- The Washington Times - Friday, April 19, 2002

Besides the common problems with a seller's market not enough inventory and too many buyers there's also the problem that a house can actually sell for too much. This can happen when a contract price exceeds an appraisal from the bank. When this occurs, the buyer must come up with the difference or the seller must reduce the sales price down to the appraisal.

Apart from taking the above noted actions, buyers can beef up contracts without going over the appraised value of a property and having to renegotiate the contract or resulting in a failed contract altogether.

These strategies may include using monetary and nonmonetary offers in the contract. I recently attended a panel discussion on multiple contract offers and how agents and brokers can compete in such an environment. The record was 30 contracts on one house over a weekend. The brokers were from three states, Virginia, Maryland and the District, and they have seen just about everything that buyers can throw at the sellers to become the new homeowner.

In one winning contract, it wasn't the sales price alone and bottom line to the seller that brought the contract to the top but the offer to stay in the buyer's Florida condo for a week after settlement. Quite clever. Kudos to this buyer who used a time-honored strategy used in a buyer's market. Most times, it has been the sellers who offered unusual attachments to the contract instead of the buyer, but now the tables had been turned in this marketplace and the creative-minded buyer is the purchaser who won.

Another addendum that could be used is to offer a bonus to the seller instead of a larger sales price. Keep in mind that the loan program may not allow this, but check with your mortgage provider first. Simply, if you know the house will only appraise for $225,000 then it's a waste of time to offer $235,000. If you have the extra $10,000, then offer it in the contract as a bonus to the seller, rather than making it a part of the sales price.

Meeting a home seller heart-to-heart is a strategy, but also a relationship angle, to winning a contract war. Many home sellers don't care that they received $5,000 more from one buyer over another. It could be that if they feel good about the house purchaser, that could be a selling point.

One family wrote a letter to the seller explaining how this home was perfect for their handicapped child and that it would meet the family's needs so well that they hoped the seller would consider their offer.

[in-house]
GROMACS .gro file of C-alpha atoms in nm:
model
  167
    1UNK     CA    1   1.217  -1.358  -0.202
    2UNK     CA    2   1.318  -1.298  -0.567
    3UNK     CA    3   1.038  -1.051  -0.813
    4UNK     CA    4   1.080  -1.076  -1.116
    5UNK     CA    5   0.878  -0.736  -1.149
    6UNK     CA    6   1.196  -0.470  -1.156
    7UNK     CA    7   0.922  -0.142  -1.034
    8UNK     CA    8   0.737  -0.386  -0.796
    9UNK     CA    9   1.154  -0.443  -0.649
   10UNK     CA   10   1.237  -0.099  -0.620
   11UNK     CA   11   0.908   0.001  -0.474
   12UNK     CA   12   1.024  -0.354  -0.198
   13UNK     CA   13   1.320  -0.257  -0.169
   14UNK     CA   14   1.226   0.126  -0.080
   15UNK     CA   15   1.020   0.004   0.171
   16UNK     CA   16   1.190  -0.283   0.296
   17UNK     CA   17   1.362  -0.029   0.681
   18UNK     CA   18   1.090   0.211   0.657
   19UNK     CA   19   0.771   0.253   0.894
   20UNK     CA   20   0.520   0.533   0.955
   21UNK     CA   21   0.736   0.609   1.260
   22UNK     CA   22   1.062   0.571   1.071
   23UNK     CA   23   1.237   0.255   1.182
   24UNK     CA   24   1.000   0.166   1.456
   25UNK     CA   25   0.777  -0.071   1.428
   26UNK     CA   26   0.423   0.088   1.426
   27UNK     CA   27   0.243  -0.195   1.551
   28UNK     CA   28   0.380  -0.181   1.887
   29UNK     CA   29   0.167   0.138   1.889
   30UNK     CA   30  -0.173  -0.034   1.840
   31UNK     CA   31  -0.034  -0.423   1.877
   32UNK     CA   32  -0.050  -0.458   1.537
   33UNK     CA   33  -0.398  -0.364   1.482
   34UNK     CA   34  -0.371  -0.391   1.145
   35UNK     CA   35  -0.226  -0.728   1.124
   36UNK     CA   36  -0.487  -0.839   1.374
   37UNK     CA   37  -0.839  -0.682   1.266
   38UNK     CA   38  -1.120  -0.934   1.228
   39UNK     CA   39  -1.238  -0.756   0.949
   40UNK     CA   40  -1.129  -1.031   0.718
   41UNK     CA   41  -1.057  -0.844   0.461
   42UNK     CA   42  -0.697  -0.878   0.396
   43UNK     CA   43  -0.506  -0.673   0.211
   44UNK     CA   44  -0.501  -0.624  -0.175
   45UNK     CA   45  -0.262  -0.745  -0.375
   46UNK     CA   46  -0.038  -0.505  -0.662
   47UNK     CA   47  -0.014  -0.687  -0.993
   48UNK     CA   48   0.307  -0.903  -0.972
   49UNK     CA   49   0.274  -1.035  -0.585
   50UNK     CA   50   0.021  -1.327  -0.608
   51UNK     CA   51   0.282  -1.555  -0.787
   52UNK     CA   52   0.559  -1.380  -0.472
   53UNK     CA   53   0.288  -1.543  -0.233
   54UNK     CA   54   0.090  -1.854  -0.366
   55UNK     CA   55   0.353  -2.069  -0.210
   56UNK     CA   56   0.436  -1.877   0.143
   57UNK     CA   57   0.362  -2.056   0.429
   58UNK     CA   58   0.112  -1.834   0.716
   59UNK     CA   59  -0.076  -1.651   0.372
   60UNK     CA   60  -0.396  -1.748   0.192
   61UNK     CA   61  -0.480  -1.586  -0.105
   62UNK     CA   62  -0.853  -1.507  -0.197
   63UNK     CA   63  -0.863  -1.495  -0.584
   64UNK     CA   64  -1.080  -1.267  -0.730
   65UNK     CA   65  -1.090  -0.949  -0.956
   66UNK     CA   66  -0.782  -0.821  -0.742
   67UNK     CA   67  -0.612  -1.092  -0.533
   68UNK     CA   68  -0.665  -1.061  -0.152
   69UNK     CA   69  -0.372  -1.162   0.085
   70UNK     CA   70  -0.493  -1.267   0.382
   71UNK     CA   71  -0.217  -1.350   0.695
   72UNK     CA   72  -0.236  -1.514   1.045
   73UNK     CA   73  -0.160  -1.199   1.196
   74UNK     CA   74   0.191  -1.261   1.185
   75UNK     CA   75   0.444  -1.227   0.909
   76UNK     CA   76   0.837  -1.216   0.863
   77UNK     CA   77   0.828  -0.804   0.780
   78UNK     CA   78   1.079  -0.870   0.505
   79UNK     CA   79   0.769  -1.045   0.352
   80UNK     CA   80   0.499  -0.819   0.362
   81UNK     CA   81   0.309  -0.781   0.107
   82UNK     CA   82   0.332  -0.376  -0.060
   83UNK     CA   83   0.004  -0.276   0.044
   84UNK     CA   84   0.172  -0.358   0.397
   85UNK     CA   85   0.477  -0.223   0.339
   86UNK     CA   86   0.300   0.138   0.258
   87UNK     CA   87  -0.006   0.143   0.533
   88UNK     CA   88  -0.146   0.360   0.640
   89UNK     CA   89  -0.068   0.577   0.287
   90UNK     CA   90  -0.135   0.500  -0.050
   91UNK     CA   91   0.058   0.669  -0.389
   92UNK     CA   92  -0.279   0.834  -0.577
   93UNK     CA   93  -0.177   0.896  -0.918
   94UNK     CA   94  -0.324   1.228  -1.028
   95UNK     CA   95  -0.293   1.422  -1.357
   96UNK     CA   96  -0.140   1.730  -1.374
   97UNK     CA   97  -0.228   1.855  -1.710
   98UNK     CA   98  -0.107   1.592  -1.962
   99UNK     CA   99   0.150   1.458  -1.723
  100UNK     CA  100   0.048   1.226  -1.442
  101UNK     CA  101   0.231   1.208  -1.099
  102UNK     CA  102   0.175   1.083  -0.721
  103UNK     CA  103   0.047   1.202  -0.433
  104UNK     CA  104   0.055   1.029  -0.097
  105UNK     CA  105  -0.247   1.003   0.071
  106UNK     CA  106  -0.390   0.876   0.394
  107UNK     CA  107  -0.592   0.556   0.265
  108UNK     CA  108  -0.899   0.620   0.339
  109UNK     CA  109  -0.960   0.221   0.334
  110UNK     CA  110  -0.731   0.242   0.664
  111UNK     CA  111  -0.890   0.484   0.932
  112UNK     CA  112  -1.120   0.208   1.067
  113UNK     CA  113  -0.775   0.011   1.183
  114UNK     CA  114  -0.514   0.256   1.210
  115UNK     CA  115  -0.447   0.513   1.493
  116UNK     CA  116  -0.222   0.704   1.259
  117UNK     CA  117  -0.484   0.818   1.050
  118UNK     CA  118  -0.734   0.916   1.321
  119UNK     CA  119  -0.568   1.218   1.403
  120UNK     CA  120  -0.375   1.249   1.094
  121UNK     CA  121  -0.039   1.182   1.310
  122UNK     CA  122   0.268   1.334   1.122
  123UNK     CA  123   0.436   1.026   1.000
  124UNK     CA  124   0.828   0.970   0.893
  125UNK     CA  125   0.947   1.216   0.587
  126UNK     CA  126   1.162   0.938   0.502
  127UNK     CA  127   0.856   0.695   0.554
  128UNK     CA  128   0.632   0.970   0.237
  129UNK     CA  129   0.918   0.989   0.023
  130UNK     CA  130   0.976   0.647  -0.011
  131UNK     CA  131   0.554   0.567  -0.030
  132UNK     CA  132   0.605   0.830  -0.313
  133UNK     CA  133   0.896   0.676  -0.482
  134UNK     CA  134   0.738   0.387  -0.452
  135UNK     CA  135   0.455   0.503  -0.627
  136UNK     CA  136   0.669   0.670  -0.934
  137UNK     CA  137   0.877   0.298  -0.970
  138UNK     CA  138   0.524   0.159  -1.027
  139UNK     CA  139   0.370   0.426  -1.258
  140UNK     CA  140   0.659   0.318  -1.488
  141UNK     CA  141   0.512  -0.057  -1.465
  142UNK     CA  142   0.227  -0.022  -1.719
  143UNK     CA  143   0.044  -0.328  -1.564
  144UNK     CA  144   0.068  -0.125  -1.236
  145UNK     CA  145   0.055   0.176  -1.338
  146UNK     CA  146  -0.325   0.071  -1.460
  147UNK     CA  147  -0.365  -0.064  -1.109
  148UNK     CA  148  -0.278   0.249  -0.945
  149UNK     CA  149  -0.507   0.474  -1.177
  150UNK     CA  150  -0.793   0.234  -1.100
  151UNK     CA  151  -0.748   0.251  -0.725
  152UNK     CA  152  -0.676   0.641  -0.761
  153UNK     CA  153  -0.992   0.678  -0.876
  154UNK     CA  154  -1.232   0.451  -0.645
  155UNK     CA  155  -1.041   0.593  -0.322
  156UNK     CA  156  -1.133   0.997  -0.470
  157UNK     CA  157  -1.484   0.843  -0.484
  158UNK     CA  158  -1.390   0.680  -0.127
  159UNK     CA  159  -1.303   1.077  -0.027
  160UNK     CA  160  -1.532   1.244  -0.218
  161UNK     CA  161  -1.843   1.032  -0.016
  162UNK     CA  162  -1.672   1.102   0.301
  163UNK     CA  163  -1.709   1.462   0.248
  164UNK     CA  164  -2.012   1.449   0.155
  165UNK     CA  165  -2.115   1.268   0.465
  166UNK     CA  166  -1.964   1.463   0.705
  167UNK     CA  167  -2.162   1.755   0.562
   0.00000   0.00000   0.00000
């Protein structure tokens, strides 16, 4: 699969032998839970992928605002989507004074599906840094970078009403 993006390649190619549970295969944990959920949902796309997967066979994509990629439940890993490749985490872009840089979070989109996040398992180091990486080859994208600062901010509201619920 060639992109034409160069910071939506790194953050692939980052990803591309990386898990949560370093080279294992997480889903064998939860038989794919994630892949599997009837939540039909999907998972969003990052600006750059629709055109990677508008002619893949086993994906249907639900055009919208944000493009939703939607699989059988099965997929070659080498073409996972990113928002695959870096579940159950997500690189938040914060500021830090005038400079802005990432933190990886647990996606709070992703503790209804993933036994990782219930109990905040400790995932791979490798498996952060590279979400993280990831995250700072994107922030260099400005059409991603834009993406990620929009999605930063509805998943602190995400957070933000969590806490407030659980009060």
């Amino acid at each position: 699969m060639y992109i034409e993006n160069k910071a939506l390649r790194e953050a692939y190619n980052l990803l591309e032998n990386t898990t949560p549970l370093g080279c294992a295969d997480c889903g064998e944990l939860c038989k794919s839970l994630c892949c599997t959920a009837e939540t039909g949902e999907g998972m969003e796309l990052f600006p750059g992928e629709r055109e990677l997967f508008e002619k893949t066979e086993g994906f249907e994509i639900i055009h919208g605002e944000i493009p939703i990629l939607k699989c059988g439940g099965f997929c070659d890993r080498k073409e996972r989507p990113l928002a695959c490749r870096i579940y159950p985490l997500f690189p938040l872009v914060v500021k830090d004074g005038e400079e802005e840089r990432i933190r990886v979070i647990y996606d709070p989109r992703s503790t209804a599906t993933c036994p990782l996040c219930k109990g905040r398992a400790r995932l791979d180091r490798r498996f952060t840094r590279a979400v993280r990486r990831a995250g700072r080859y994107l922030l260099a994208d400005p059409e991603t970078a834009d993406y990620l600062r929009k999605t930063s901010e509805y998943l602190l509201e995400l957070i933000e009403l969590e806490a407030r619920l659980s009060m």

After it was verified that the family, indeed, had a handicapped child, the seller was touched deeply that the house he had worked on for so many years would serve this family perfectly. The contract won.

Letters to the seller are a nice touch, but keep in mind this is not a time to give the seller a biography on the family, while providing a dissertation on each child's interest and likes about the property. Just explain how the house fulfills your dreams or needs and what particularly drew you to the house. I would definitely "compliment" the seller on the upgrades, color selection, addition, etc. If you don't really believe that about the house, then don't write it. This is not a time for unadulterated kissing up but a time to explain why you want the house, not just that you can afford it.

One buyer won her bid by writing a strong contract and then had flowers that matched the dining room decor delivered right at the time their buyer agent was conducting the contract presentation. This was the homey touch that took the contract over the edge. The sellers felt the contract was competitive and that the buyers truly cared about their home.

When it comes time to write the contract, have your agent call the listing agent and find out what the sellers want. It sounds obvious, but too many agents just write from a left-brain, analytical perspective. If you find out when the sellers move, why they are moving, where they are moving, whether they are retiring and whether they could use some money for a vacation or a rental car these issues may be what could win the contract.

There's a difference between selling to someone who plops down a bunch of money vs. a buyer who takes an interest in where you're going and what you're doing after the sale is complete.

The bottom line financially is not always the bottom line. Make the effort to find out what the seller really wants and go for it.

M. Anthony Carr, director of communications for the Northern Virginia Association of Realtors, has written about real estate for more than 12 years. Reach him by e-mail ([email protected]).

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